CSD: Taking Convenience to a New Level

Jun 26, 2009

By Erin Rigik

Through a special arrangement, presented here for discussion
is an excerpt of a current article from Convenience Store Decisions magazine.

The milkman is making his rounds in Mountain Top, Pa. Good2Go
is enhancing its convenience offering by providing residents the option
of having fresh, all-natural and organic products delivered directly to
their front doors.

When partners Awais Ahmad, V.J. George and Thomas Job opened
the store in September 2008, they had no idea how popular their fresh,
glass-bottled milk from Hillside Dairy would become with consumers.

“We started using their milk in our store and it was
a big success, so that’s where the idea kind of sprung up about doing a
home delivery.” said V.J. George, senior partner and president.

The delivery service is a first for the area and began at
the end of May in Luzerne and Lackawanna counties, “where we feel
the market will demand this home delivery,” Mr. George said. Customers
seem happy to pay the $3 delivery fee. The company’s fleet of 10 trucks
makes the weekday deliveries.

The delivery service is allowing the store to expand its customer
reach without having to open additional stores. Once the delivery service
gets underway, the partners plan to consider extending it to more routes
in various nearby counties.

“Already we have 150 people signed up, and every day more
and more customers are inquiring or signing up at the stores,” Mr.
George said.

As evident by the number of people who have requested the
service already, consumer feedback has been very strong.

“Today, if you look at the lifestyle of a family both
the husband and wife are working, so it is very difficult to (find time
to) get the right products, and not all stores have organic products, so
that is the convenience proposition we are providing,” Mr. George

In addition to milk, the service also offers organic ice cream,
butter and cheese, organic beef from grass-fed cattle, free-range organic
chicken and fresh baked bread from local bakeries. As time goes on, the
company may also begin offering regular products alongside the organic
and all-natural options.

“We feel it will be a successful venture and hope to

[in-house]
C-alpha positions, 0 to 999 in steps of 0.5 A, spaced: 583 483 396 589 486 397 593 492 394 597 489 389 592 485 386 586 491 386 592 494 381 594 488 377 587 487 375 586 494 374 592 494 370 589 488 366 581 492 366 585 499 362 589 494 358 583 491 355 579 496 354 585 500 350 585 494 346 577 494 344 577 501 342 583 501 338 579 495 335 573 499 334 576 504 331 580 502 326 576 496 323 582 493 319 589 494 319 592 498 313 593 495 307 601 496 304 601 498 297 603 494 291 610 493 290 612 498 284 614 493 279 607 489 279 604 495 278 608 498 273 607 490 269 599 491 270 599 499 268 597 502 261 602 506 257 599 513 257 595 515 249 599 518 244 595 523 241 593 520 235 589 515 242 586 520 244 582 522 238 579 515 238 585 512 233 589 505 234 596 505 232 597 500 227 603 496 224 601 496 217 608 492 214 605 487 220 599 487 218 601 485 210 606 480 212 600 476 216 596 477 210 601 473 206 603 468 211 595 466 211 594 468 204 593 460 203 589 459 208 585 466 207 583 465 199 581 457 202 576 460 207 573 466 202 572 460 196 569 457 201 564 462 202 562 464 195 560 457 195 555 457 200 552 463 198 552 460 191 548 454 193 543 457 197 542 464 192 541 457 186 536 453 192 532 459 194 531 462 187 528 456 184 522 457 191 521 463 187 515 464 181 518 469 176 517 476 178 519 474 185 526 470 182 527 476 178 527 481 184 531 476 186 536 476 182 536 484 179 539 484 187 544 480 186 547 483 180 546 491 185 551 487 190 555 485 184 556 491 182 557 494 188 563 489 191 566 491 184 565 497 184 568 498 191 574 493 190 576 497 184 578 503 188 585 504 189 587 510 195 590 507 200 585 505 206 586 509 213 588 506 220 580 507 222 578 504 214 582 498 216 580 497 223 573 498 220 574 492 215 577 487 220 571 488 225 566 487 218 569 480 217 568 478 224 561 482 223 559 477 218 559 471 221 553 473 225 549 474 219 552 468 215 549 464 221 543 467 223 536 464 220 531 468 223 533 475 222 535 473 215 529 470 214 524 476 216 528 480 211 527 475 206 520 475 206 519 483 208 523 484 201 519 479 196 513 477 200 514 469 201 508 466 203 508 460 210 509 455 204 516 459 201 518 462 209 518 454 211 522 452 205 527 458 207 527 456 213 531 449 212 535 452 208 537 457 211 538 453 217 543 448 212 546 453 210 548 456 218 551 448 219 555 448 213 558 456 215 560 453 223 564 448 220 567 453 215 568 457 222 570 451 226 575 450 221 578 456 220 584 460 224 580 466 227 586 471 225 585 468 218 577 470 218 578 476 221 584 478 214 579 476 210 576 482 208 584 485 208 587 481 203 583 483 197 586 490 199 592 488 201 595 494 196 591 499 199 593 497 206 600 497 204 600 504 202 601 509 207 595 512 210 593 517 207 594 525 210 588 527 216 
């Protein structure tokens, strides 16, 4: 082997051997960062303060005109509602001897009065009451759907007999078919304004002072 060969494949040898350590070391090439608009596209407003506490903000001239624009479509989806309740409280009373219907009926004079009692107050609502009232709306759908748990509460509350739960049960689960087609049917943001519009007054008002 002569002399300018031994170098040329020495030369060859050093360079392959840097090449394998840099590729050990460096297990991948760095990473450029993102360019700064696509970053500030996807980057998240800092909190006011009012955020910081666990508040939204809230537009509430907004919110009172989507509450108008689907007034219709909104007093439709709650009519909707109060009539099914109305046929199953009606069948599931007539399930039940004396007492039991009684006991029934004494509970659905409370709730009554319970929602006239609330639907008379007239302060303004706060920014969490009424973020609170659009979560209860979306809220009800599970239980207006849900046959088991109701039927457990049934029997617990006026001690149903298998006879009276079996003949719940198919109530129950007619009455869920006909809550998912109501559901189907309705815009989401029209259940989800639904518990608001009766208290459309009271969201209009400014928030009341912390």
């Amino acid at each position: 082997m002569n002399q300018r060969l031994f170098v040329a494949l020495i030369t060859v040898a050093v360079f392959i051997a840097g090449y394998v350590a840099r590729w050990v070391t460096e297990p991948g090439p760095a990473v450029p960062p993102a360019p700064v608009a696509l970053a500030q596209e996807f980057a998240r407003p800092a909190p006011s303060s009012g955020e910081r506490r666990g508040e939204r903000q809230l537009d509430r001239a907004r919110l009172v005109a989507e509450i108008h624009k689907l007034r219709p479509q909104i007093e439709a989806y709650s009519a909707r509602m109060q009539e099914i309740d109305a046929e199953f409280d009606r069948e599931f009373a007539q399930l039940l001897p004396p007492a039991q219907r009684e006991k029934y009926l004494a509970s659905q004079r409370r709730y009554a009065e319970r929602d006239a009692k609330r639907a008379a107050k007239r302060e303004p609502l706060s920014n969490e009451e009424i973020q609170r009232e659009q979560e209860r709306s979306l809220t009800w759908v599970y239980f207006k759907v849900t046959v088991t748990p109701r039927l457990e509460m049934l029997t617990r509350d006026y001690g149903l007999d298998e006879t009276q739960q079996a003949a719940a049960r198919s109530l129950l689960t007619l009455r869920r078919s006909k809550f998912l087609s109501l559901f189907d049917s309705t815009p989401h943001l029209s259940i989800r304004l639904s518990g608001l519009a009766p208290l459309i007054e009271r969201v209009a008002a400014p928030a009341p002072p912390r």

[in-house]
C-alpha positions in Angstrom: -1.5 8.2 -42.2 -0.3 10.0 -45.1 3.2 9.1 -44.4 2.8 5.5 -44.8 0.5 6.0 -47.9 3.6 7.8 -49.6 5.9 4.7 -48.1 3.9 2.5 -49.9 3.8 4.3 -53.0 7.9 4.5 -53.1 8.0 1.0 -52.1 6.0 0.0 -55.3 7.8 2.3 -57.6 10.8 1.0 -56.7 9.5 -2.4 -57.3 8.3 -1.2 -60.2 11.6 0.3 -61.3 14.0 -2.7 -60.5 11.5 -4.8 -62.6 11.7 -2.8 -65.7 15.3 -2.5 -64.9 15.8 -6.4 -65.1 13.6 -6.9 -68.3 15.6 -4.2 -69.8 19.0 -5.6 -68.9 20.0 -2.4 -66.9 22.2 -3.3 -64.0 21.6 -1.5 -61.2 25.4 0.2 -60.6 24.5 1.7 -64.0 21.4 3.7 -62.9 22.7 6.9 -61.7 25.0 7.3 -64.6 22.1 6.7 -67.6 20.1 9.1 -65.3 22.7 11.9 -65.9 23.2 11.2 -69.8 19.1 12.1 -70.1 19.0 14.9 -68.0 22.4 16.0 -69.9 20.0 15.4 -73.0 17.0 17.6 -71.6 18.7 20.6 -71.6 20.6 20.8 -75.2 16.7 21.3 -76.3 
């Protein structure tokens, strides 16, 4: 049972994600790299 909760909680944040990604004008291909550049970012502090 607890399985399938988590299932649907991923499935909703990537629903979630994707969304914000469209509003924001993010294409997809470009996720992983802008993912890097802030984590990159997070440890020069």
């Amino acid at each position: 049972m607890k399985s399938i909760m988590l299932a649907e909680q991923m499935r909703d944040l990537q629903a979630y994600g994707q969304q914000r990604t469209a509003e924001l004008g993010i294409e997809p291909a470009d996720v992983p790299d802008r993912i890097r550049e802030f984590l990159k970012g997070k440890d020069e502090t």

double our business to at least 300 customers by the end of this year,” Mr.
George said. Three hundred may be a modest number considering the popularity
the delivery option is currently generating. But, Mr. George noted that
as they gain new requests, he also estimated about two percent of the original
customers will cancel the service during the same period.

Discussion Question: How would you rate
the opportunity in home delivery for convenience stores? What are the
inherent challenges in making such as service work?

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12 Comments on "CSD: Taking Convenience to a New Level"

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Ben Sprecher
Ben Sprecher
11 years 10 months ago

The challenge with home delivery has been and will always be the same–the “last mile” problem. Customer density is critical if you want to be able to make cost-effective deliveries.

For one convenience store serving a very local population with no competing home delivery choices, I can certainly imagine the service breaking even, but scaling will be difficult. How many areas will have the combination of affluent customers willing to pay $3 per delivery, enough density to allow for efficient routes, and proximity to a distribution point? And if they are able to build enough of those routes, where are the economies of scale? Will they build a separate pick-and-pack facility (a la WebVan), or will they keep picking from their convenience locations?

It will be interesting to see how things develop.

Kevin Graff
11 years 10 months ago

Emotionally, I love the idea. Practically, I’m a bit less enthused. Who doesn’t warm to the idea of fresh milk being delivered to your door (and in your mind, probably by a horse-pulled cart!).

The practical considerations are a little more daunting. The logistics and staffing required for a convenience store to make this happen with enough scale to warrant the initiative are what make this nothing more than a lukewarm idea for me. While every little bit helps a small business survive, I’m not so sure this is the ‘bean’ that will grow the magical bean stalk for them.
Good luck anyway!

David Livingston
11 years 10 months ago

How often have we been reading these stories over the past few years and seen one failure after another? Seems the only food delivery that has been successful is pizza. If this company thinks having 150 delivery customers is a success, well that’s great. I would think most companies would need to have the number into the thousands in order to be profitable.

Doron Levy
Doron Levy
11 years 10 months ago

I really like the uniqueness of their offerings and having home delivery is a great add on service, but I don’t think it should be the primary focus. You want your customers in your store buying more stuff. Delivery is nice but it’s not retail.

Max Goldberg
11 years 10 months ago